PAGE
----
On a humid tropical day in Surabaya (Indonesia) almost twelve years ago, I was in a meeting of City officials, consultants to the City, and World Bank staff discussing why a sewerage and sanitation development program was way behind schedule and what might be done about getting it back on course. Not the most interesting of subjects, but that is the sort of thing which, if done correctly, ought to be what development assistance is all about. Anyway, after several attempts to explain to us ignorant foreigners why this particular program had not moved very far, the senior City Government official present said —
But ‘Pak Jerry, you must understand, the real problem with this project is the PEOPLE of SURABAYA.1
That statement summed up almost everything I believe is wrong with the way the concept of “international development” has been framed and pursued ever since the pre-World War II colonial period; including by “us foreigners.” And that, in turn, provides the primary motivation for creating this blog.
Thus, the underlying theme of this Blog is that the problem is NEVER the people of Surabaya — or for that matter other intended beneficiaries of international development efforts. Instead, the problem is that too many government officials and development professionals still think that whatever obstacles they face in alleviating poverty would disappear if only “the people” were smarter, or better trained and educated, or honest, or committed to the “common good”, or less burdened by other deficiencies of intelligence, skills, or character. That is a refrain that I have heard repeatedly in one form or another while working in more than forty African, Asian, Latin American and Middle Eastern countries over more than four decades. And to be blunt about it, “it ain’t true.”
Therefore, the primary mission of this Blog is to provoke readers to think anew about the purpose of international development efforts and alternative approaches to the design, implementation, and evaluation of “international development” projects, programs, and policies. Posts will range from personal reminiscences, subjective opinions, and data-based objective analyses to my own take on current events that illustrate what “international development” efforts should be about and how they could be improved. I VERY MUCH appreciate feedback and comments in response to the posts published on this site and ask only that comments, whether or not of a critical nature, remain civil.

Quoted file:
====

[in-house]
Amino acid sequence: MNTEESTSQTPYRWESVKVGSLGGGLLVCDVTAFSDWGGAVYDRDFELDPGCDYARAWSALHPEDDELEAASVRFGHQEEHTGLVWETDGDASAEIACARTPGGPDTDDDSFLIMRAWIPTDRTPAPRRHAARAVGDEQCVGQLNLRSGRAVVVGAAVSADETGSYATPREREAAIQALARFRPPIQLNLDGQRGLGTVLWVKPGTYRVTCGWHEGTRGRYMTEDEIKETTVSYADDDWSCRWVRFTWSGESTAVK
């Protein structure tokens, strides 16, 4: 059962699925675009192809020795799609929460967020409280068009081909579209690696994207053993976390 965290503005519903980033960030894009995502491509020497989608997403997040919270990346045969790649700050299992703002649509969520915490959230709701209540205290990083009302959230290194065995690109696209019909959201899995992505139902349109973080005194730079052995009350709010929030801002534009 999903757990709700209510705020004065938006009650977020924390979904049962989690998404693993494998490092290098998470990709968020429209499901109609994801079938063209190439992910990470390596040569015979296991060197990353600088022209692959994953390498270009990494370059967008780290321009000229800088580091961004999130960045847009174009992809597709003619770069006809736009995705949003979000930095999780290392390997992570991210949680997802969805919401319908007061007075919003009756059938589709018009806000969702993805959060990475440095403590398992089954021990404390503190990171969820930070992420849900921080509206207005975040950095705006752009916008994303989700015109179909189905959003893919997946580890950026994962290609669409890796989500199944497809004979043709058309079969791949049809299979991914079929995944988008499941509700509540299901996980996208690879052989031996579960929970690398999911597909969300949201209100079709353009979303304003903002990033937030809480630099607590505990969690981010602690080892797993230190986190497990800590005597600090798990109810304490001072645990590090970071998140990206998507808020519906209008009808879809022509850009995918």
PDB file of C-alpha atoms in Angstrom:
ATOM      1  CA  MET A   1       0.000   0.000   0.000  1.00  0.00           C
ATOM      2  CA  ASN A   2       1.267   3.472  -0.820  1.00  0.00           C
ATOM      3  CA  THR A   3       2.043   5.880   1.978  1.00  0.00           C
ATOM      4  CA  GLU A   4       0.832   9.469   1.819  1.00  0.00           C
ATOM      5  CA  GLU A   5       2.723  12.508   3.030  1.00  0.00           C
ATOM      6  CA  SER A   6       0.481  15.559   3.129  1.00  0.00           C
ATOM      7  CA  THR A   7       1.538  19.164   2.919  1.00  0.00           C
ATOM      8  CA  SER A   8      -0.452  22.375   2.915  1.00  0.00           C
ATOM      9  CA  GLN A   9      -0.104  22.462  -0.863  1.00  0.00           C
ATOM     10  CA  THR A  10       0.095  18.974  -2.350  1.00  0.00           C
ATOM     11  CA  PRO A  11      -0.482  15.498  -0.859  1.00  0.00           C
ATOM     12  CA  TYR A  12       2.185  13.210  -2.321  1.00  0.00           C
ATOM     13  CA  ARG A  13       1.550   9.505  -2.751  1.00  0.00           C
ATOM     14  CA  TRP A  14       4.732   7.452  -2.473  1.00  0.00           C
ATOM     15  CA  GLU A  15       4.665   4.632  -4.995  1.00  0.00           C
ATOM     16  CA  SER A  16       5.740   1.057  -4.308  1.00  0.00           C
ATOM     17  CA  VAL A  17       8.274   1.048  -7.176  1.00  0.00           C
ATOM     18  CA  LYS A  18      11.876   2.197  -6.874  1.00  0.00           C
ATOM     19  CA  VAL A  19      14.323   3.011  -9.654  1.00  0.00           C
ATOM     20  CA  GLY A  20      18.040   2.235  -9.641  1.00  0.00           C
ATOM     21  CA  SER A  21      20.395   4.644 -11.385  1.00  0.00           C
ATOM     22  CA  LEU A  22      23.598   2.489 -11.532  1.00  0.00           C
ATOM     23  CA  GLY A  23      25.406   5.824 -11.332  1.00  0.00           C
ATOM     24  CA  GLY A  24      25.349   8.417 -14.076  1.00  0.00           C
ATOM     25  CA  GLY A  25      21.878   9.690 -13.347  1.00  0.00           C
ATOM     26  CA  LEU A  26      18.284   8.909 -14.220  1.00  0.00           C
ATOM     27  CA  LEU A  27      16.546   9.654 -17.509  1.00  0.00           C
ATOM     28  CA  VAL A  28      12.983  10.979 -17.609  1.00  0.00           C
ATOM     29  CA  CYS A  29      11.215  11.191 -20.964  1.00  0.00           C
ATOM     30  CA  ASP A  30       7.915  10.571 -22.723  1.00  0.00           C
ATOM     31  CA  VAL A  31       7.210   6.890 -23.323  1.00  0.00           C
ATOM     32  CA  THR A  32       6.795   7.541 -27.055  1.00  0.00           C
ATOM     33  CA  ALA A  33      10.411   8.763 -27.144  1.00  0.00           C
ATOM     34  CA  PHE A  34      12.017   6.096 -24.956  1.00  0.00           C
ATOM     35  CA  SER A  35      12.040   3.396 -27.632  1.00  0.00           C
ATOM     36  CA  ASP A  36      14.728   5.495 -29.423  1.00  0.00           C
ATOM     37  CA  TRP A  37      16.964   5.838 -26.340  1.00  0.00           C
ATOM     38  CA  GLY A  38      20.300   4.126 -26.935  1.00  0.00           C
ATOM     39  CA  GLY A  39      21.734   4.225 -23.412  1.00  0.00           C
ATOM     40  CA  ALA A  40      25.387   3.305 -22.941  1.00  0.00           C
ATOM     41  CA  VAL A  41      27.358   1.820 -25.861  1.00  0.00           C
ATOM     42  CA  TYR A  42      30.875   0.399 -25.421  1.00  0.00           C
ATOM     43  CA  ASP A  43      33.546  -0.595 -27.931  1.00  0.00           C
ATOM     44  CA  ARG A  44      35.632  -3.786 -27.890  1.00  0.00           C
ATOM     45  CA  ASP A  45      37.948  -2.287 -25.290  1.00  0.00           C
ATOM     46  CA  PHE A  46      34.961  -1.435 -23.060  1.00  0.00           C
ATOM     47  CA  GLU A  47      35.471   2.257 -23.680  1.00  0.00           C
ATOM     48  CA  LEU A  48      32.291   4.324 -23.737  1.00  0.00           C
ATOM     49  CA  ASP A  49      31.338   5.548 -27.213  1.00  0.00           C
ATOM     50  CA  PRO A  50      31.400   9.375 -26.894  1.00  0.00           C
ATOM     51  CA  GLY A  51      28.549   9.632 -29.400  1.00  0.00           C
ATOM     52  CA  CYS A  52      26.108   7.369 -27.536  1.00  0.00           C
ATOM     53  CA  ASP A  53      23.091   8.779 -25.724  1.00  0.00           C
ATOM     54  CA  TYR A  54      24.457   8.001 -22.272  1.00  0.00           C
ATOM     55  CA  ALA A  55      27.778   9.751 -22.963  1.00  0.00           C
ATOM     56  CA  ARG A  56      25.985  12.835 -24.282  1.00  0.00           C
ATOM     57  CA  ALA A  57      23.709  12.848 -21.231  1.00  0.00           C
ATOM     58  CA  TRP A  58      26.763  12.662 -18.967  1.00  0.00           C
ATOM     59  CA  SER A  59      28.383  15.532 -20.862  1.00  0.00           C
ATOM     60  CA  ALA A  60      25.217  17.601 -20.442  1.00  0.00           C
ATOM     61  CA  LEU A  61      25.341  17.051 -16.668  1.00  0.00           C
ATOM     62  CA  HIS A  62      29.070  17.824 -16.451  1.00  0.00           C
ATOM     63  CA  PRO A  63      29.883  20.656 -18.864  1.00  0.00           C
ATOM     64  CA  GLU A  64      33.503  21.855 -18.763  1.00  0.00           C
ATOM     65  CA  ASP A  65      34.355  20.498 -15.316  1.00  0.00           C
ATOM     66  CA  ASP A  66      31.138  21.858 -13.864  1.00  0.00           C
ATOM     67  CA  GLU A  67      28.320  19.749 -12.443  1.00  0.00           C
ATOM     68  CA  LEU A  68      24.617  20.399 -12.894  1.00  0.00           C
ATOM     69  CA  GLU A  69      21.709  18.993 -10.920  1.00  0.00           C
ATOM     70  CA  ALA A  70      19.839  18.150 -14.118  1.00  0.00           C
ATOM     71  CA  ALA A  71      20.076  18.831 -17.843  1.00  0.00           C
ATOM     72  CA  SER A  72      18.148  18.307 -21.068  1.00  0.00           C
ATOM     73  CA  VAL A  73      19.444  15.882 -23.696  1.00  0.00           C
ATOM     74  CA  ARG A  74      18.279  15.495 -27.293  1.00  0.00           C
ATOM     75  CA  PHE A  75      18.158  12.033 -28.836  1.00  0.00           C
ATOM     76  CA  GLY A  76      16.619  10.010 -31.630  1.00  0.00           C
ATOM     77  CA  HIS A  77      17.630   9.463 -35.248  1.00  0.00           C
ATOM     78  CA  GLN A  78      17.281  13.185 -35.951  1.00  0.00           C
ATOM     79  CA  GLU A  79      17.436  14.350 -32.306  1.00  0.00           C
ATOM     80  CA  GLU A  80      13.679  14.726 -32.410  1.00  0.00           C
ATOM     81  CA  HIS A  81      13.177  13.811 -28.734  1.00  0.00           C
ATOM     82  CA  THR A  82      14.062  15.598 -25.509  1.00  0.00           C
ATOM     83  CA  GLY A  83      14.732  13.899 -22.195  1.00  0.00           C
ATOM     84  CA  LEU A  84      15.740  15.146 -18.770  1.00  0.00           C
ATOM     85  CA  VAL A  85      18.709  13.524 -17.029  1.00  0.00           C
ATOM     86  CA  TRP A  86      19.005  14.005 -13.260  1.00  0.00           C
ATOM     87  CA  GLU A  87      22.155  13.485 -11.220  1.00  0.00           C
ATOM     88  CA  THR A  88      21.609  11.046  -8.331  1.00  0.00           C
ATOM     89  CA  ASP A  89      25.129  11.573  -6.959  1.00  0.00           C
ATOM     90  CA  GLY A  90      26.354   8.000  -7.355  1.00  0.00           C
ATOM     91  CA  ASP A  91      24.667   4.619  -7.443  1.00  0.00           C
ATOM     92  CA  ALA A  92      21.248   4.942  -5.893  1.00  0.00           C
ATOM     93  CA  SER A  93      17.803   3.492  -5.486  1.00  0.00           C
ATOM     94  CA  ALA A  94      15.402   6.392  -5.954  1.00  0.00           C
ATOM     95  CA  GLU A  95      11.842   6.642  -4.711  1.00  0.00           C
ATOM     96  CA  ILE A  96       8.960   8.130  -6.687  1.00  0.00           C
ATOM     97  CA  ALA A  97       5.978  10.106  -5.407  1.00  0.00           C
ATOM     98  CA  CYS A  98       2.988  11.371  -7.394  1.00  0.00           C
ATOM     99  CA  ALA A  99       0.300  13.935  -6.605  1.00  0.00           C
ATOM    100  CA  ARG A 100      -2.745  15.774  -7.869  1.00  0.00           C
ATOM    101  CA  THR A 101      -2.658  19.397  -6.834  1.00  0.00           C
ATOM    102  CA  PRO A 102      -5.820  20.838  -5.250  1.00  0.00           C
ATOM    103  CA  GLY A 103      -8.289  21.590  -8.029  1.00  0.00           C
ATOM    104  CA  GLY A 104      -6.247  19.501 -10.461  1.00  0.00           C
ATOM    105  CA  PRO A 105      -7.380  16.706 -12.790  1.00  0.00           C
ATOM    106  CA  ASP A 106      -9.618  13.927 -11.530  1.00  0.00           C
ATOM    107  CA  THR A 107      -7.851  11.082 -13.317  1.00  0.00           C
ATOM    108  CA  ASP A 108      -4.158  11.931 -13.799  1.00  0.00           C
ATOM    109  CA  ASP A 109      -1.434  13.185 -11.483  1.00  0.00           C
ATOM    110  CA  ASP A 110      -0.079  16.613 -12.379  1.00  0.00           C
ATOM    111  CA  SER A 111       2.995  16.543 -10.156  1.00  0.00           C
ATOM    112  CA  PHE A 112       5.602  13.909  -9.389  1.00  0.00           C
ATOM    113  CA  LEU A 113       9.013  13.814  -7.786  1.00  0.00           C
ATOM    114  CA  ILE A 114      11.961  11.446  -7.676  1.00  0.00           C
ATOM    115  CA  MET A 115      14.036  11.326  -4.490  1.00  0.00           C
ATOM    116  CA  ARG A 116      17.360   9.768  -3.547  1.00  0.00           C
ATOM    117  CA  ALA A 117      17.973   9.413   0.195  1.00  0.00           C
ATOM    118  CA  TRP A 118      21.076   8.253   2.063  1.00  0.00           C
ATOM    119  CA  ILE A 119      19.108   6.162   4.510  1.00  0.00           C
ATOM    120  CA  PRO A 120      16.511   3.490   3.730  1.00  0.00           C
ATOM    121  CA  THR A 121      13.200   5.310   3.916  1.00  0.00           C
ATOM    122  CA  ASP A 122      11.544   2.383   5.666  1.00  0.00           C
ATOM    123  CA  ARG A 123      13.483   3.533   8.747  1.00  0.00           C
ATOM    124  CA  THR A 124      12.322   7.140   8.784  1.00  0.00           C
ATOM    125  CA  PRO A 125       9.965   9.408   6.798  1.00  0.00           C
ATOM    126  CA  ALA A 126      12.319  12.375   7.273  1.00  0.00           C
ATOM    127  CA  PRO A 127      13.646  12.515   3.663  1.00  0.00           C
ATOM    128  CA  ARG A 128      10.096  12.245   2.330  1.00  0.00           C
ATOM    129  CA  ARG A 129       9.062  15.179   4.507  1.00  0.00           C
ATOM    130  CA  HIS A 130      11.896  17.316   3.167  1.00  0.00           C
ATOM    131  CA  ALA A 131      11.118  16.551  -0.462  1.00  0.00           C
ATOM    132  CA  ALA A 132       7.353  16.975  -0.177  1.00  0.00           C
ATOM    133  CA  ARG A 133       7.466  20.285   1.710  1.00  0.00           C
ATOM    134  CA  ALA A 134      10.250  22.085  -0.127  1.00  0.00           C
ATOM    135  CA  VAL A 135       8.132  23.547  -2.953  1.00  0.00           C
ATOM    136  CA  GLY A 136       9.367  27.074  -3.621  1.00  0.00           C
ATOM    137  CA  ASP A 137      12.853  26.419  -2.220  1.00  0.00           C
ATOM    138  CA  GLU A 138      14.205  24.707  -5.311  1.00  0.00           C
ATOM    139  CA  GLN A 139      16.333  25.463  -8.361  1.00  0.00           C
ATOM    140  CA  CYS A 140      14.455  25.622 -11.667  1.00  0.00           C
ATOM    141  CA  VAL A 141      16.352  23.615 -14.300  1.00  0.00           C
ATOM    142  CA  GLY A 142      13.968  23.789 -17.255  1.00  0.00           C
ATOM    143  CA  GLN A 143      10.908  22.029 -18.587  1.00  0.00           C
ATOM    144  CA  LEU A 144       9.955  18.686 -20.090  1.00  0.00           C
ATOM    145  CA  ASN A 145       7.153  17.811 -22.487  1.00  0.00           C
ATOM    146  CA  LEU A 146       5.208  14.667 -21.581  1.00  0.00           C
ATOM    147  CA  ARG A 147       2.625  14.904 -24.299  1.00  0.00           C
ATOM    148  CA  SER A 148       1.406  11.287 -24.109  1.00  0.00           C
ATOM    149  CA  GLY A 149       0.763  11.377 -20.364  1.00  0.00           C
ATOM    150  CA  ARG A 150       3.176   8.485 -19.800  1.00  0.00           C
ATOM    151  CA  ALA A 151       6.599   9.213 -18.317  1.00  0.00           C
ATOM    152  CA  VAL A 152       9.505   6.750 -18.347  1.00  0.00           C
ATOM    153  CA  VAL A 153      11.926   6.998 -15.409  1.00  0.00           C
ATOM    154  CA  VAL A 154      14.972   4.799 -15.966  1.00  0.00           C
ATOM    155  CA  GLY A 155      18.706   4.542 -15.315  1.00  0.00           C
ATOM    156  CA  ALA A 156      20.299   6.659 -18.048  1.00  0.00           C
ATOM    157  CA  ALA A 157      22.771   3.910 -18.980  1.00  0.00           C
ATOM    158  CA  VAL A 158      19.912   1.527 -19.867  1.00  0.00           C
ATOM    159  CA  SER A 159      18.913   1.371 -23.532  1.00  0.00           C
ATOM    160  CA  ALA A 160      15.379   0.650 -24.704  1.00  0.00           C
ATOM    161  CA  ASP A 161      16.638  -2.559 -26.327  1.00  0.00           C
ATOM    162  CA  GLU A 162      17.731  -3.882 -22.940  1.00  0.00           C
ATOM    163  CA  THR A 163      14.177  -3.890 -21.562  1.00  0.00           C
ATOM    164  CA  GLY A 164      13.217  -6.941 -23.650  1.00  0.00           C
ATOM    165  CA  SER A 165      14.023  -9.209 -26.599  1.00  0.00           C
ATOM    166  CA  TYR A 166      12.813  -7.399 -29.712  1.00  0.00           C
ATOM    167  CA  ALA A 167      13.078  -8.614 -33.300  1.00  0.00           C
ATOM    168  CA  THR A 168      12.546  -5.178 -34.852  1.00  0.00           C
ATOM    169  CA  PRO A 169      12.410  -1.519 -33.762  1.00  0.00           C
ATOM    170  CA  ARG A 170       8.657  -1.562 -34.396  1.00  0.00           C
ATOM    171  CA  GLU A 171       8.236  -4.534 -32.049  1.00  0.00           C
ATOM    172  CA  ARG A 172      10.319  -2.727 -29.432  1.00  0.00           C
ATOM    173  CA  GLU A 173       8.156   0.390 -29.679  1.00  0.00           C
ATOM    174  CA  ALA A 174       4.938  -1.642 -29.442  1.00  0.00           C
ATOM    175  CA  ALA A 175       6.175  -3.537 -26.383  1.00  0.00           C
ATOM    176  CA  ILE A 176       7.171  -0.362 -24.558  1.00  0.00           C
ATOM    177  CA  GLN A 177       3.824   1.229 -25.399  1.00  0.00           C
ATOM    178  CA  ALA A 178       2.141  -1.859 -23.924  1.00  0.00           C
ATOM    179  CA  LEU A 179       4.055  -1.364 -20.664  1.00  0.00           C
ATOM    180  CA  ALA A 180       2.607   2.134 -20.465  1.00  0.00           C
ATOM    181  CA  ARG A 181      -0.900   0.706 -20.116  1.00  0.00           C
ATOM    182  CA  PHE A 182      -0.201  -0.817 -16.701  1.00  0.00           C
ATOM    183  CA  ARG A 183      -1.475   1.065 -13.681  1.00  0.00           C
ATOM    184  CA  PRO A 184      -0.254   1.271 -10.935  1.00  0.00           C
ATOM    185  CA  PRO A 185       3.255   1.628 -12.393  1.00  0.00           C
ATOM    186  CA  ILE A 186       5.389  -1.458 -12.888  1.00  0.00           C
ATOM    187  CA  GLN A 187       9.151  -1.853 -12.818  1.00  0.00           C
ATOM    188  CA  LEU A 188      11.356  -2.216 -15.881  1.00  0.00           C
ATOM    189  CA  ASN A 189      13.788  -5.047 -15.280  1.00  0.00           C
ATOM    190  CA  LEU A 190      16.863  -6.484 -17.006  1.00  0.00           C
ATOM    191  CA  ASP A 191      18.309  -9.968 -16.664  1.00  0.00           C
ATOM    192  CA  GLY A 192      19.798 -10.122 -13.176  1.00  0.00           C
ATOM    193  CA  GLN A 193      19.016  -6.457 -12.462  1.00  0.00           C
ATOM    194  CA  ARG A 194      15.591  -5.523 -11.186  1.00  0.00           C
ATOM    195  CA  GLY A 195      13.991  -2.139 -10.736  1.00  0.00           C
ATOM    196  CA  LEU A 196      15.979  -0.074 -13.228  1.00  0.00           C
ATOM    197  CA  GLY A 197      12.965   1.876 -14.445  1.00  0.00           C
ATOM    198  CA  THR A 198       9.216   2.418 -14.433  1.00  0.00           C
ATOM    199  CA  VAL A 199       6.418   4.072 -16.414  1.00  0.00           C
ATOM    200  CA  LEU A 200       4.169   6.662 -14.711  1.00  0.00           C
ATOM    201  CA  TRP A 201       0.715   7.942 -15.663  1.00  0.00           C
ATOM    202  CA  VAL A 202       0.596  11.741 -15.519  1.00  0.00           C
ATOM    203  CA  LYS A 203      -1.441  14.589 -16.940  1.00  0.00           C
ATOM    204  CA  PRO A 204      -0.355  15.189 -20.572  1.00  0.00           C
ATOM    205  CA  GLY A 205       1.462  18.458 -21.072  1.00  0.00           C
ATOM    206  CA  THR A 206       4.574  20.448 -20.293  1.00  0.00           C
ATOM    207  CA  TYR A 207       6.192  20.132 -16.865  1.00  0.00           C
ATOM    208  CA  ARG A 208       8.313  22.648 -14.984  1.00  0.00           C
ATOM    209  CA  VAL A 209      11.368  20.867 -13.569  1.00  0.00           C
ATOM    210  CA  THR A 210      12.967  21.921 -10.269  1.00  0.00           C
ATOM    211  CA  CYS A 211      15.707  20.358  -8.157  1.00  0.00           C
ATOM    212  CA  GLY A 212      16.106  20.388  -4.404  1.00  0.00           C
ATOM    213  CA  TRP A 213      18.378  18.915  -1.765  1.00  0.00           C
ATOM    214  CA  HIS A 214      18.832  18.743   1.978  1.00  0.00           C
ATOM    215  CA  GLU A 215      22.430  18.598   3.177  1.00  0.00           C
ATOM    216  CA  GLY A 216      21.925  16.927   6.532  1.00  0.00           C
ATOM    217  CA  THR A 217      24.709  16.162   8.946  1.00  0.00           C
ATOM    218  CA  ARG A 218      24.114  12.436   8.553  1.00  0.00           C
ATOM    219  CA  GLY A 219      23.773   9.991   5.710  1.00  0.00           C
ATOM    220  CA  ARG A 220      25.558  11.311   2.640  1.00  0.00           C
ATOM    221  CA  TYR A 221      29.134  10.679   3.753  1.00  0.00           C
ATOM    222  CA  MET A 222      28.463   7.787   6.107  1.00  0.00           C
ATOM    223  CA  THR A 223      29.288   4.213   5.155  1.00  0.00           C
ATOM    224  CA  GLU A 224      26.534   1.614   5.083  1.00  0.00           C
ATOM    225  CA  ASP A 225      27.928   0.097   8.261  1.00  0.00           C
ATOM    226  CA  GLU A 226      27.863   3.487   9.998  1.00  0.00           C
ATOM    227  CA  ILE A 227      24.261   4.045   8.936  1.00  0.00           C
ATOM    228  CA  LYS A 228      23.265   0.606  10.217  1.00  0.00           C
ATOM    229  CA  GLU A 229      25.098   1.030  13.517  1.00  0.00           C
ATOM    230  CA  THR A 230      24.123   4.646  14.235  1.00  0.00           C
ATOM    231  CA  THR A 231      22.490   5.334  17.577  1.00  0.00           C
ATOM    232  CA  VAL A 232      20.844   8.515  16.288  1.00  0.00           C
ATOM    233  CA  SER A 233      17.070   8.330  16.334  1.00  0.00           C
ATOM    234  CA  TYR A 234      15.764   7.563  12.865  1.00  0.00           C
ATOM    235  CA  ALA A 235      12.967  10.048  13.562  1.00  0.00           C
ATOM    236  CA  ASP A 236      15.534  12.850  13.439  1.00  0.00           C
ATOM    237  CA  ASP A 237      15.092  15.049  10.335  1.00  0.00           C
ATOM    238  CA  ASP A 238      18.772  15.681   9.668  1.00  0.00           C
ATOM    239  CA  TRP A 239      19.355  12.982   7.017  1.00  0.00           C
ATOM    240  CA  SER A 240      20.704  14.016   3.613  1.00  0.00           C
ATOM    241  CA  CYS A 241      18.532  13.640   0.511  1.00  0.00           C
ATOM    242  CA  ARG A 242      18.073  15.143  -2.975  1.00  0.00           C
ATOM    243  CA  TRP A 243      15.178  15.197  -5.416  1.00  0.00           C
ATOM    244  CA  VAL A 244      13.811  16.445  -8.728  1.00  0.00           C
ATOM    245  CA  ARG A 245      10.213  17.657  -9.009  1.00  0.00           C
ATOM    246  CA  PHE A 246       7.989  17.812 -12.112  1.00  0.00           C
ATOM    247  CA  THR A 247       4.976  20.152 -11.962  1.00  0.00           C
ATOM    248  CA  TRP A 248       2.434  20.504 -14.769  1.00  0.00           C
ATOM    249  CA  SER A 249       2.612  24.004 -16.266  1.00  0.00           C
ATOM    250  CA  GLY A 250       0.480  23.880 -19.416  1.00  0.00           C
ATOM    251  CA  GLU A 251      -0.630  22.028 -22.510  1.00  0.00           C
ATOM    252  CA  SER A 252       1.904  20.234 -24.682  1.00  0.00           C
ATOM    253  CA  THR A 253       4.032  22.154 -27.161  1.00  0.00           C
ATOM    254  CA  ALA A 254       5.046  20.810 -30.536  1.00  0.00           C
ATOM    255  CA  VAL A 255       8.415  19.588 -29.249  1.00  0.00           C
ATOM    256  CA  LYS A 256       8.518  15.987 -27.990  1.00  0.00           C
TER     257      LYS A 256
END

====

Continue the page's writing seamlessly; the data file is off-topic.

I first used this story to introduce a paper presented at the Center for International Development, Harvard University (May 4, 2000) and revised for subsequent presentation that same year at the Second Asia Development Forum, Singapore, the USAID Open University in La Paz, Bolivia, and Bolivia’s Universidad de Catolica. Nothing fundamental has changed in the decade since then to change the significance of that story. The version of that earlier paper presented at the Universidad de Bolivia is available at www.eldis.org/fulltext/silverman.pdf while the original PowerPoint slides presented at the Second Asia Development Forum are available at info.worldbank.org/etools/docs/library/128841/silverman.pdf.